Pregnant African American women are more likely than white women to give birth prematurely, but they’re underrepresented in studies of preterm birth rates. Snehalata Huzurbazar, a biostatistics professor in the West Virginia University School of Public Health, is working to change that.
In a recent study, she and her colleagues analyzed how pregnant women’s vaginal microbiomes correlated to preterm birth rates. They identified bacteria species that proliferated in women who gave birth early. Because most of the study’s participants were African American, the findings may help healthcare providers predict and prevent preterm birth in this at-risk population. Their results appear in Nature Medicine.
The researchers scrutinized data from the Multi-Omic Microbiome Study-Pregnancy Initiative, a collaborative project centered at Virginia Commonwealth University. They considered the vaginal microbiomes of 45 women who gave birth prematurely and 90 whose pregnancies extended through term. About 78 percent of the women in each group were African American.
“Given where VCU is—in the Richmond area—you have a predominantly African American population, and so that’s who shows up at the VCU clinics,” Huzurbazar said. “That’s a really useful thing because a lot of other studies are mostly done with large groups of people of European descent.”
Another useful thing was the timespan the data represented. Because the data spanned all trimesters of pregnancy—and even extended into the postpartum period—the researchers could track how the bacterial communities changed over time.
They found that by the second trimester, women who would eventually give birth prematurely harbored much larger populations of certain vaginal bacteria than their full-term counterparts did. In addition, they had smaller populations of Lactobacillus crispatus. That’s noteworthy because a Lactobacillus-dominated microbiome is a hallmark of a healthy reproductive tract. These differences only grew more pronounced as the pregnancies progressed.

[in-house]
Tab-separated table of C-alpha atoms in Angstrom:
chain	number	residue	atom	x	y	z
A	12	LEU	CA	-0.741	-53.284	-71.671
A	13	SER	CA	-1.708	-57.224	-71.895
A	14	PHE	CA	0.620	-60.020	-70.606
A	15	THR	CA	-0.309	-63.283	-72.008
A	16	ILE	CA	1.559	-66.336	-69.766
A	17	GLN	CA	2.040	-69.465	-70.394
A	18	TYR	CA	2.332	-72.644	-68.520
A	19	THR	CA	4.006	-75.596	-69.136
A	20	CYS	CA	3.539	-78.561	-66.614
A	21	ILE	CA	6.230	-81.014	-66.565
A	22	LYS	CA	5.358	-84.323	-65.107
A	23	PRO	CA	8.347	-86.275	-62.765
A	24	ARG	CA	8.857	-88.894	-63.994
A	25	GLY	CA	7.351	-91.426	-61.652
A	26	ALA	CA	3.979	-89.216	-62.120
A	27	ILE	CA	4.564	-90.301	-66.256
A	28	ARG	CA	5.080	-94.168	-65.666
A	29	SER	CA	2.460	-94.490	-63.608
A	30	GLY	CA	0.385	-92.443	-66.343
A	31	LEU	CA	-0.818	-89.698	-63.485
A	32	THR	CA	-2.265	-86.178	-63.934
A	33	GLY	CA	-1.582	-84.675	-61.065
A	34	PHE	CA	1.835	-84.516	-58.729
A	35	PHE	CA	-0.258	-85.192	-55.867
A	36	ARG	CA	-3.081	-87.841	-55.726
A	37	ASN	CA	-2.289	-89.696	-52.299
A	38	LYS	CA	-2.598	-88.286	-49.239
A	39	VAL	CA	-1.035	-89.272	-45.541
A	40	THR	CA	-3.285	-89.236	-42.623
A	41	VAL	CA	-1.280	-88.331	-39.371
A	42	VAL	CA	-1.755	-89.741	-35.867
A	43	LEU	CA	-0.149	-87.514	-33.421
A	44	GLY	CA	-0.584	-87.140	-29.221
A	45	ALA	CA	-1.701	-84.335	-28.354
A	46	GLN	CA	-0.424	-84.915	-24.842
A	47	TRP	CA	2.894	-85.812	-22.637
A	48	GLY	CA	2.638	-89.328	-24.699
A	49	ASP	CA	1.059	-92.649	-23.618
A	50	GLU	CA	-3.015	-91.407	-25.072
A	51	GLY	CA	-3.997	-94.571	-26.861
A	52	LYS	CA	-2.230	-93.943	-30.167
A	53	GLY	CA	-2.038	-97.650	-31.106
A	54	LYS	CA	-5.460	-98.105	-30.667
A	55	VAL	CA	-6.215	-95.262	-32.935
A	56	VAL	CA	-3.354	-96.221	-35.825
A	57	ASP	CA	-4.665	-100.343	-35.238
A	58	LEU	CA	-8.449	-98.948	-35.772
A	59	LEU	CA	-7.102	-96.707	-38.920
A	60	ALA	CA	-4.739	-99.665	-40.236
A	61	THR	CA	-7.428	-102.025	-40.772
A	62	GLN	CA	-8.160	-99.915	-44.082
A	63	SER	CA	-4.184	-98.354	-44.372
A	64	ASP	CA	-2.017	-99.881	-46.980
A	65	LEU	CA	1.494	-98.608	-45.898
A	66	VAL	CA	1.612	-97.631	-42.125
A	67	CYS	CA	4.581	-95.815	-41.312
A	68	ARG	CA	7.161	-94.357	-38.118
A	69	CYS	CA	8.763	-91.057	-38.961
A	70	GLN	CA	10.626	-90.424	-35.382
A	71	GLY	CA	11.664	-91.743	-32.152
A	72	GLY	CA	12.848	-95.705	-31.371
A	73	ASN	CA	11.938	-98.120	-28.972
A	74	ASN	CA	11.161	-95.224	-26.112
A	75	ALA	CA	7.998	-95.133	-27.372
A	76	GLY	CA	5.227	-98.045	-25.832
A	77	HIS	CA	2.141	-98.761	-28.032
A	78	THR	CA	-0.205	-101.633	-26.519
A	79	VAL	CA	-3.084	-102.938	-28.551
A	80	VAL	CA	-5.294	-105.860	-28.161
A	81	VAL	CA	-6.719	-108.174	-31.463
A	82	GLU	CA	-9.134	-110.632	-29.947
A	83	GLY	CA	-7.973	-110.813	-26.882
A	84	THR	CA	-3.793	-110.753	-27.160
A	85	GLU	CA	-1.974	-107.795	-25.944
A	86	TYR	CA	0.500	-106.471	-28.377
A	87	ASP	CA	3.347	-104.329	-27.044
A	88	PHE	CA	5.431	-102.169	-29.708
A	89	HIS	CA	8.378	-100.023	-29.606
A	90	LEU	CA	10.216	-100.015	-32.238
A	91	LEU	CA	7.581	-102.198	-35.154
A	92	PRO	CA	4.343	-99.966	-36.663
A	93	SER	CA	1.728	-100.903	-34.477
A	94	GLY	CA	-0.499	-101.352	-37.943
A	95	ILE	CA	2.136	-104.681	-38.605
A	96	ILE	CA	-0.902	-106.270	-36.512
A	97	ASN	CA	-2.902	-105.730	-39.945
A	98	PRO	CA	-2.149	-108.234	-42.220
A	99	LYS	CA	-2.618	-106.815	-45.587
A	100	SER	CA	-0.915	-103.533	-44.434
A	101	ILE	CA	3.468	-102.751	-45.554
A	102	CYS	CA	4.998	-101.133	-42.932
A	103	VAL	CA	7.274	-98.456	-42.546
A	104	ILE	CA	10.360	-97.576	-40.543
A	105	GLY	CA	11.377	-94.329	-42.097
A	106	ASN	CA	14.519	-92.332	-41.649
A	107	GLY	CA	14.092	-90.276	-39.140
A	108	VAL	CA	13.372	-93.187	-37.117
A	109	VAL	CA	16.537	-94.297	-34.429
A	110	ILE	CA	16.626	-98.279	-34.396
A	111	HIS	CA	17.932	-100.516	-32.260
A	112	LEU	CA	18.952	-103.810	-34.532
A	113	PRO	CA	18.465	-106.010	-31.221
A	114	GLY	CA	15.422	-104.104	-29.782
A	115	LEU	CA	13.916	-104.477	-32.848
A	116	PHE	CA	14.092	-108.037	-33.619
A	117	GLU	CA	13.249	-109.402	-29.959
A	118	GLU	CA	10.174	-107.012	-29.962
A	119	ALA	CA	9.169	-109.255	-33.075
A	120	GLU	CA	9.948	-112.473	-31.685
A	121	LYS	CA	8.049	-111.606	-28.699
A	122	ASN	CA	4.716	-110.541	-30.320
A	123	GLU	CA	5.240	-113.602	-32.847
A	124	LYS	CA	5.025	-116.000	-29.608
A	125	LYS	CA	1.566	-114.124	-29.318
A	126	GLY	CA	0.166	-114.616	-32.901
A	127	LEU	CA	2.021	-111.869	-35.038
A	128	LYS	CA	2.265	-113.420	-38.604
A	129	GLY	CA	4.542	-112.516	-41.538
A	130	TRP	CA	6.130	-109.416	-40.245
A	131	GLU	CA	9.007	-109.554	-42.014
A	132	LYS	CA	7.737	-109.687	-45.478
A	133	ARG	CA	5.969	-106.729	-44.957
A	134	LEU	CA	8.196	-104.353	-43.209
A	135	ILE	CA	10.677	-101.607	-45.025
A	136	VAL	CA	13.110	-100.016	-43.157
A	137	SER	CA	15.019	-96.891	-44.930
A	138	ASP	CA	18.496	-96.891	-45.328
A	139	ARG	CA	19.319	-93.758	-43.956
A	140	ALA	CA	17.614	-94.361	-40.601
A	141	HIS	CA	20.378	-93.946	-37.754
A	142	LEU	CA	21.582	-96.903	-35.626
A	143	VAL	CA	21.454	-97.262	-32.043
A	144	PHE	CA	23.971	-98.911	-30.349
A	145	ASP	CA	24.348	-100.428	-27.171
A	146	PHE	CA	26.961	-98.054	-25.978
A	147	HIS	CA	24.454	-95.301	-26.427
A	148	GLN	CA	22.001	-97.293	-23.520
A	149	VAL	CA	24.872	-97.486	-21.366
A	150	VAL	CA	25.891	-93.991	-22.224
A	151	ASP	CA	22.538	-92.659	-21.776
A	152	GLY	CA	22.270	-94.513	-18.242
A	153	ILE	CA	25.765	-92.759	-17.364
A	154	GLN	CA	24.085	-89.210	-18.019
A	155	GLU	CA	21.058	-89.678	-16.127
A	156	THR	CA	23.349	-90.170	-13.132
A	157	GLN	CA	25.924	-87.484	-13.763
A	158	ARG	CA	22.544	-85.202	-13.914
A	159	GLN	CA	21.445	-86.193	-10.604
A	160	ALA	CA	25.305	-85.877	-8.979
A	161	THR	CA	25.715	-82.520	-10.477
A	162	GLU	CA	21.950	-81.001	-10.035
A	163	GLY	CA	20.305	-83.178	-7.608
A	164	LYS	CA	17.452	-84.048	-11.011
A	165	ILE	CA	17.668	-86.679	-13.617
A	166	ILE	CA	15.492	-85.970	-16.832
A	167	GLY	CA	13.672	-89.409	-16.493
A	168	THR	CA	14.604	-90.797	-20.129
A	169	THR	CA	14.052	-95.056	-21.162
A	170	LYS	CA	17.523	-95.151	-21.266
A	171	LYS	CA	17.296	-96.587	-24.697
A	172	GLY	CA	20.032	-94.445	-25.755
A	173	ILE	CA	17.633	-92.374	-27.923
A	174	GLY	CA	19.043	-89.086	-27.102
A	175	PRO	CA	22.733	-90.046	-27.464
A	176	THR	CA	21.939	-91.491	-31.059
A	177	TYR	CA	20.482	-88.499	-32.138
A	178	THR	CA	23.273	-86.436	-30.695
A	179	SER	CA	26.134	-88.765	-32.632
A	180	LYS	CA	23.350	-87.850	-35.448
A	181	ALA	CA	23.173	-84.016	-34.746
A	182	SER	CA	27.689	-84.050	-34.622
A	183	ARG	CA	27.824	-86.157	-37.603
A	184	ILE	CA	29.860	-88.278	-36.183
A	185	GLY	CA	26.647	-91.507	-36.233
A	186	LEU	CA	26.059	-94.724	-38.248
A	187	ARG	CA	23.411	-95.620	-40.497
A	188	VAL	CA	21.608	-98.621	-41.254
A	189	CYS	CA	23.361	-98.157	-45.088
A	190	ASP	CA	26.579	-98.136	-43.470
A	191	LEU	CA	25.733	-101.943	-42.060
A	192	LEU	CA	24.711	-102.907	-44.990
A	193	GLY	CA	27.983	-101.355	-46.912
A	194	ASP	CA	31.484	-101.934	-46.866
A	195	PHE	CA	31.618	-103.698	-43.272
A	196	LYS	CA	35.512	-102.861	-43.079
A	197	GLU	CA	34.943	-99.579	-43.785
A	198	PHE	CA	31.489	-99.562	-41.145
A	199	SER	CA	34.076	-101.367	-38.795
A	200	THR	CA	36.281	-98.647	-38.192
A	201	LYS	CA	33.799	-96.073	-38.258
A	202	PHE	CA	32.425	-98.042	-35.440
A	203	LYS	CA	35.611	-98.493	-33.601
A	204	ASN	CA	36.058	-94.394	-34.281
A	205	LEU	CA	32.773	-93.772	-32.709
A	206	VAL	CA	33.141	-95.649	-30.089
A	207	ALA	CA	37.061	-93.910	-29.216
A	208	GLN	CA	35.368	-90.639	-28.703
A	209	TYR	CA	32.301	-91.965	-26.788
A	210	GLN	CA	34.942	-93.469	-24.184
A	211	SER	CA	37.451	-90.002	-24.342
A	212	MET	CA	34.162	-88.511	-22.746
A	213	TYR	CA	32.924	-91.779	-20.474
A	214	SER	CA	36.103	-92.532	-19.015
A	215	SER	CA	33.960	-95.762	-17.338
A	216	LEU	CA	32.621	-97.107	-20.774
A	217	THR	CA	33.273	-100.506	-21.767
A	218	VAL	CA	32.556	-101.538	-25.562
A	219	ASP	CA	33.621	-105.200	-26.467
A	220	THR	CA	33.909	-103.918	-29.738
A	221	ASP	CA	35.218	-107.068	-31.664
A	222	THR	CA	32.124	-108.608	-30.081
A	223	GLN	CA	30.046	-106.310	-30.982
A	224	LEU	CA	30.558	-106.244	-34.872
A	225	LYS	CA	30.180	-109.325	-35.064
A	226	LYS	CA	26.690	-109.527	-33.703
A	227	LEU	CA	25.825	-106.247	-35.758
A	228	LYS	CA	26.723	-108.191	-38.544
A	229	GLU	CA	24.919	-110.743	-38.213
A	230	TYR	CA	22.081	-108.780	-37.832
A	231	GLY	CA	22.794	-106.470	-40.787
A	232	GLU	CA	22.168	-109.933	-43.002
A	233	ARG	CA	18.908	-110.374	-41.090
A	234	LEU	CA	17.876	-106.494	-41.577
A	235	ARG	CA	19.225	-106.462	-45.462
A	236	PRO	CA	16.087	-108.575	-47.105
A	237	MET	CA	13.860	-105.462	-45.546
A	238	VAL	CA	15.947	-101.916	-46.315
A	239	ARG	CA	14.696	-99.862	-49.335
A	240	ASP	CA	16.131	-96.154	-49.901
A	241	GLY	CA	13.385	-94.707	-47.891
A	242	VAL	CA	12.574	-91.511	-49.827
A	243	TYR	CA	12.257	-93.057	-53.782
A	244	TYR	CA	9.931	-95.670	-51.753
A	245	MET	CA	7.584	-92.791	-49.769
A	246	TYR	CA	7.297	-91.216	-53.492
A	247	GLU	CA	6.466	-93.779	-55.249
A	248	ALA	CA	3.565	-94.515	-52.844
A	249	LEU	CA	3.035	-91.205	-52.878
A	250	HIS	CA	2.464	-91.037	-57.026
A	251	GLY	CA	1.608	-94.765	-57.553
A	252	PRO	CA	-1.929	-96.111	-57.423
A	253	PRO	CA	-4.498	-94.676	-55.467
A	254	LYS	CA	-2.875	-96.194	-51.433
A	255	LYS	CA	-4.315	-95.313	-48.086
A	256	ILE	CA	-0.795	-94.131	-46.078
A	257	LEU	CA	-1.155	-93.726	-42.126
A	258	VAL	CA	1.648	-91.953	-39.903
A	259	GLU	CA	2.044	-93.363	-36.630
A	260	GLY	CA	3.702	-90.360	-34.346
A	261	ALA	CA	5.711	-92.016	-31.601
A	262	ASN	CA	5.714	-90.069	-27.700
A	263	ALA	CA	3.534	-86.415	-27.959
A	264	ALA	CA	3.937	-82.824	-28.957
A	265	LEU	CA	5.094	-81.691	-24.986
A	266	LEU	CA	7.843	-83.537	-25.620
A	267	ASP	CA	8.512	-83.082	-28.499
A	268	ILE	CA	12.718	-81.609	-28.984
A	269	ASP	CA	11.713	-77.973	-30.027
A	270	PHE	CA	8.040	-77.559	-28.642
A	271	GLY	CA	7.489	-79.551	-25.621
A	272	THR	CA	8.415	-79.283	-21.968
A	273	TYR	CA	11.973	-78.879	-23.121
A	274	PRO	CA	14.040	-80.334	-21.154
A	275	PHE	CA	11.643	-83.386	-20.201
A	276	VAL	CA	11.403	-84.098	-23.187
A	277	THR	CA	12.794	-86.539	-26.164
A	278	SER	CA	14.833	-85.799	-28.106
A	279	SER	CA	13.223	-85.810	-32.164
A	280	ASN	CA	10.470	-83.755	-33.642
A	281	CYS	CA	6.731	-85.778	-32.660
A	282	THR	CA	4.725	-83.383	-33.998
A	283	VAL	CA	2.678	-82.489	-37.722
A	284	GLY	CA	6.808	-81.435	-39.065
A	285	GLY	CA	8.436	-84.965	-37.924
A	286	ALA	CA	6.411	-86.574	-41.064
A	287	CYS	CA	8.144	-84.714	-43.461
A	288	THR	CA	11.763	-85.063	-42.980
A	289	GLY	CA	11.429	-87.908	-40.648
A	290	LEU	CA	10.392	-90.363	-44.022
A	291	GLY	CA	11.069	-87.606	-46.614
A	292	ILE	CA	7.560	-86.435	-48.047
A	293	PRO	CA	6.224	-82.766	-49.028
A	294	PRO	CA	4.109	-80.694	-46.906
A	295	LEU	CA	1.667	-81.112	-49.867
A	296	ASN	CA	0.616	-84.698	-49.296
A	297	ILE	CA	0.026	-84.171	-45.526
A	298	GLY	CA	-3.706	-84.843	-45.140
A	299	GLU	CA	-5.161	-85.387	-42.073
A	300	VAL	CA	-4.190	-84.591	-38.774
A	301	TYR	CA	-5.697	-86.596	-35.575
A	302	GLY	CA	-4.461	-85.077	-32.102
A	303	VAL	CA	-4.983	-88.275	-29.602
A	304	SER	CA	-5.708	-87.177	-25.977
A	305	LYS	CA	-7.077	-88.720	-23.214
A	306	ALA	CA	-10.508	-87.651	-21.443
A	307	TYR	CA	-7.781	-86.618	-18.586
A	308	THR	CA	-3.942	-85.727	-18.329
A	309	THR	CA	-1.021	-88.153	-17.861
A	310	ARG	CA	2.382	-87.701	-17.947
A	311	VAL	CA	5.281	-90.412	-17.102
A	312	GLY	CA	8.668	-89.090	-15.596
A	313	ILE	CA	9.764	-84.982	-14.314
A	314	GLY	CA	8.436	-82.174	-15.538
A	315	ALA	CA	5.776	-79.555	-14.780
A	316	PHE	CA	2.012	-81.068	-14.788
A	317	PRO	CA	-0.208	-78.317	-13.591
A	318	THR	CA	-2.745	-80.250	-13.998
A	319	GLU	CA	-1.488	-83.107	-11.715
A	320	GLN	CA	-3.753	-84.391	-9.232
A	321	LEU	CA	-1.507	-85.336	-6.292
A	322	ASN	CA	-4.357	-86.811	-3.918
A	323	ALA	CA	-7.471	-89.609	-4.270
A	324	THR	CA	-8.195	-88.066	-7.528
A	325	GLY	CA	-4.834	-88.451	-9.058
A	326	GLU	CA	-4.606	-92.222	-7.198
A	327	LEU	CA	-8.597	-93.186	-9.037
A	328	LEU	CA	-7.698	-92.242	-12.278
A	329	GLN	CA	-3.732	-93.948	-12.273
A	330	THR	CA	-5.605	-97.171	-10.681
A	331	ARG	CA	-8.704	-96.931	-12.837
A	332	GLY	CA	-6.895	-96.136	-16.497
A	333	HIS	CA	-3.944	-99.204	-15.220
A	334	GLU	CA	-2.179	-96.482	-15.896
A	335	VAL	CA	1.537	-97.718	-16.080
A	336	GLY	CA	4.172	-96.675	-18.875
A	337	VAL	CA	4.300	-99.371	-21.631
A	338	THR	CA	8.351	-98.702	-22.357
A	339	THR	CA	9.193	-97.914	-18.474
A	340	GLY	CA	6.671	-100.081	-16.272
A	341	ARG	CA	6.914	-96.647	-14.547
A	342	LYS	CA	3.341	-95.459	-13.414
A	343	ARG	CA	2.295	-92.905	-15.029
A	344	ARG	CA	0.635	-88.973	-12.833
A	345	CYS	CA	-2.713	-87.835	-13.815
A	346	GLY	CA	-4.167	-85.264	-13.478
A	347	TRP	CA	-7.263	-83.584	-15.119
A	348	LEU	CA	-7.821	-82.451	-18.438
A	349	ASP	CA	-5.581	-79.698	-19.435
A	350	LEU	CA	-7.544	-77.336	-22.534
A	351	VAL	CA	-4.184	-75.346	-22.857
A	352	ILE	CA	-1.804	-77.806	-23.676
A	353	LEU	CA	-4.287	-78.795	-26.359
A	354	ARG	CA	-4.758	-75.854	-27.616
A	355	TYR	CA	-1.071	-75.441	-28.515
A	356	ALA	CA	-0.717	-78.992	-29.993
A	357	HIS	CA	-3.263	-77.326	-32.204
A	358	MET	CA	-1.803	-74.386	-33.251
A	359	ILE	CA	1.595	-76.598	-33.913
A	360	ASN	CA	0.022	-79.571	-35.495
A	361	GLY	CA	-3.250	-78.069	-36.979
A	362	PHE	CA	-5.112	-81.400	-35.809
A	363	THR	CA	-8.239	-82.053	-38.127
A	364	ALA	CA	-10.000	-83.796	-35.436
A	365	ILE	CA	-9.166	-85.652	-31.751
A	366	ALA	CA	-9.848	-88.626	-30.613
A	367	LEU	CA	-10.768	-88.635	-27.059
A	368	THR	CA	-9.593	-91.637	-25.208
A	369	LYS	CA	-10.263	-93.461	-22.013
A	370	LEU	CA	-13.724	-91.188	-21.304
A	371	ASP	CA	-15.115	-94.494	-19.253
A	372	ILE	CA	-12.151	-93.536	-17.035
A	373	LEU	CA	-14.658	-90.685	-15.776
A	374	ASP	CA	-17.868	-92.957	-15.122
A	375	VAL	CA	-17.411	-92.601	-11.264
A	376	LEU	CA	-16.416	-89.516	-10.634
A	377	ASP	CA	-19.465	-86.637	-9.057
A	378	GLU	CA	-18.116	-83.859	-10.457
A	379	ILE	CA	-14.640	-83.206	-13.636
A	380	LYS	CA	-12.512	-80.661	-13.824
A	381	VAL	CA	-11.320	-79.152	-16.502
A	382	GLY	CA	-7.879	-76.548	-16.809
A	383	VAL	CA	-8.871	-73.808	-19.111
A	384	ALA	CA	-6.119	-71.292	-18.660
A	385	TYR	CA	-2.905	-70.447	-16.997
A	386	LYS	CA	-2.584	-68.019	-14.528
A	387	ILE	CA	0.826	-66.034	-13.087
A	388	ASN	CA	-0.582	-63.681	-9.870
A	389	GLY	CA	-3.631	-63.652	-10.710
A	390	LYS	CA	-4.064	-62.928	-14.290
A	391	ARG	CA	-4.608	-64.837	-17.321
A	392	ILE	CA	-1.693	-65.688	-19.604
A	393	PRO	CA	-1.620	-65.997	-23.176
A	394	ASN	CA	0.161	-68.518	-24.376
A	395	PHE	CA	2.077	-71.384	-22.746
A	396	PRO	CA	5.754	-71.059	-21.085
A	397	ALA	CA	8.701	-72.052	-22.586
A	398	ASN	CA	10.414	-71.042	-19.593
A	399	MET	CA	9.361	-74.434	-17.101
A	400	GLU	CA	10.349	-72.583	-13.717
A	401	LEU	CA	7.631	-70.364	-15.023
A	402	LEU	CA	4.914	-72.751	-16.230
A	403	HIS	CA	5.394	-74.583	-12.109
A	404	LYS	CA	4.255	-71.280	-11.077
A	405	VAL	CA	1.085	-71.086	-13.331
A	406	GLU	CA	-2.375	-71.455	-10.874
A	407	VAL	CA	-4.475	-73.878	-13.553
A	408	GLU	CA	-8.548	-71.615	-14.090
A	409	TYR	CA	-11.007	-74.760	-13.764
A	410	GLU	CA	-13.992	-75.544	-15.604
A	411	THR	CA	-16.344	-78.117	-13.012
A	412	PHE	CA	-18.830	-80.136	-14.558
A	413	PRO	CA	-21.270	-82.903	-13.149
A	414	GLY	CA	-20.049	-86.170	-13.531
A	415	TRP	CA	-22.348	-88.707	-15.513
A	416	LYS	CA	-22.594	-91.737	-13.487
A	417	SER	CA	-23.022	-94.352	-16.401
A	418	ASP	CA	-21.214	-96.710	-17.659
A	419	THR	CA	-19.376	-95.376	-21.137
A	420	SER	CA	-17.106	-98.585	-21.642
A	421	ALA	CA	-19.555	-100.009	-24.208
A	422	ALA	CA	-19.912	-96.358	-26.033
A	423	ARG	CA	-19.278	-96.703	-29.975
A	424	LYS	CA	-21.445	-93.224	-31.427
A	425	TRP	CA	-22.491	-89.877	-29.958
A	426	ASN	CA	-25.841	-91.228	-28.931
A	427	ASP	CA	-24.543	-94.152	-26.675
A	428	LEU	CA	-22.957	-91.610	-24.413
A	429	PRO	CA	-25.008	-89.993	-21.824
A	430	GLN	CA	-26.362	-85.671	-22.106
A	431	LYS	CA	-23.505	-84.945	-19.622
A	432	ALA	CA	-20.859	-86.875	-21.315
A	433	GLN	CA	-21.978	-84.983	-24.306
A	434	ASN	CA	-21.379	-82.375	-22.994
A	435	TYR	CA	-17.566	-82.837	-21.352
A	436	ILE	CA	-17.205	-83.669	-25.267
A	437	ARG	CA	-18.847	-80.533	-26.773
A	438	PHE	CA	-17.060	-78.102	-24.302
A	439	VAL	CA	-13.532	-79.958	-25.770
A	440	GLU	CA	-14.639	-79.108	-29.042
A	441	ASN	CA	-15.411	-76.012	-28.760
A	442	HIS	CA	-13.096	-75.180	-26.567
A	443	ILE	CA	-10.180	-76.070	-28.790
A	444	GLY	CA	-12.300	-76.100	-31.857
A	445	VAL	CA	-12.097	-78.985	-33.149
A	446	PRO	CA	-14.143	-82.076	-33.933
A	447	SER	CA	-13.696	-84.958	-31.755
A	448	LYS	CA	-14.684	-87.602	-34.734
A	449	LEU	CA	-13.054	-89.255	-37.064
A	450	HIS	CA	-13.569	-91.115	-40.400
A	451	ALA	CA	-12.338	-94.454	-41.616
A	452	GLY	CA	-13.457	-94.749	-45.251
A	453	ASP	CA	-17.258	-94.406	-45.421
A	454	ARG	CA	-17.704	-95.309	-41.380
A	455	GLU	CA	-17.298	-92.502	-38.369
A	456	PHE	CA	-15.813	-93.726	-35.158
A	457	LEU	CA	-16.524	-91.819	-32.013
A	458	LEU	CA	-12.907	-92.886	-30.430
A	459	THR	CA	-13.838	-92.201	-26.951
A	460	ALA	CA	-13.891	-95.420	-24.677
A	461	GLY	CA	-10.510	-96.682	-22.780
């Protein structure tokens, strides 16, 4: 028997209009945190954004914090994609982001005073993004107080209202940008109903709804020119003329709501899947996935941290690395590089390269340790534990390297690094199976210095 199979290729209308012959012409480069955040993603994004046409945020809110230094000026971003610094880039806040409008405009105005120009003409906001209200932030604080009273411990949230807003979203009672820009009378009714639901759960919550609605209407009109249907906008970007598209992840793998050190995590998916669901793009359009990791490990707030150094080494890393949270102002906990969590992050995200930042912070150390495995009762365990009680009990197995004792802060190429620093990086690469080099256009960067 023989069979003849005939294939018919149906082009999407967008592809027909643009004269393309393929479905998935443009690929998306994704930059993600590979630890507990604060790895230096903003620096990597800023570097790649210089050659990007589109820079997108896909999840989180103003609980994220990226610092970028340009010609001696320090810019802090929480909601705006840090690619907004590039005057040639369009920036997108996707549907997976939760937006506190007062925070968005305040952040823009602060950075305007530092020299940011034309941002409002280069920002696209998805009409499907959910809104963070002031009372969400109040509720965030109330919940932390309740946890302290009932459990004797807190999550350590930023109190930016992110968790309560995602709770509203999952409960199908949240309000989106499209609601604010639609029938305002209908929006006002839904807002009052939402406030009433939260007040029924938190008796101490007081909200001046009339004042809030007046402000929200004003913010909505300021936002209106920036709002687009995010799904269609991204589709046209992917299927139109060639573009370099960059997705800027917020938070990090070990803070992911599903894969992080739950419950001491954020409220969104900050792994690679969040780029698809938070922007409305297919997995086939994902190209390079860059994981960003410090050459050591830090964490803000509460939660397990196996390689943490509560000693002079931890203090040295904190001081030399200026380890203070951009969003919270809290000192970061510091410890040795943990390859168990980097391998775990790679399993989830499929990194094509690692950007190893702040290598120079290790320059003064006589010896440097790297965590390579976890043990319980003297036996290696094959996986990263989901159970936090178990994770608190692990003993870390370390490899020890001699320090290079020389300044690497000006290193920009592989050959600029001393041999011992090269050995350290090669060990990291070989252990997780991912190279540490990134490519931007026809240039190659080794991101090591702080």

The researchers also discovered that the microbial profile associated with preterm birth correlated to a greater presence of proinflammatory proteins—called cytokines—in vaginal fluid.
“Microbiome data is relatively new—especially the vaginal microbiome—so a lot of it is looking at the data and figuring out what you see in terms of correlation,” Huzurbazar said. “The next steps are doing the basic science to find out, for example, how the cytokines potentially affect preterm birth.”
Their findings may influence how pregnant women’s risk of preterm birth is assessed. For example, perhaps their vaginal microbiomes could be screened for the bacteria at issue.
“We don’t know why the microbiome looks different. A large part of the microbiome—whether it’s gut or vaginal or whatever—might have to do with access to healthcare, socioeconomic factors and so on,” Huzurbazar said. “The bigger goal is to try to figure out early on which women are more likely to have preterm births. Then you can do something about it because you have some time for intervention.”
The project might also have implications beyond the clinical environment. It may improve how scientists—especially statisticians—make sense of microbiome data, even when dealing with other parts of the body. One woman’s vaginal microbiome may comprise 400 distinct types of bacteria. The digestive tract hosts more than 1,200. Analyzing that many data points—and seeing how they relate to separate sets of data, such as cytokine counts—is a challenge.
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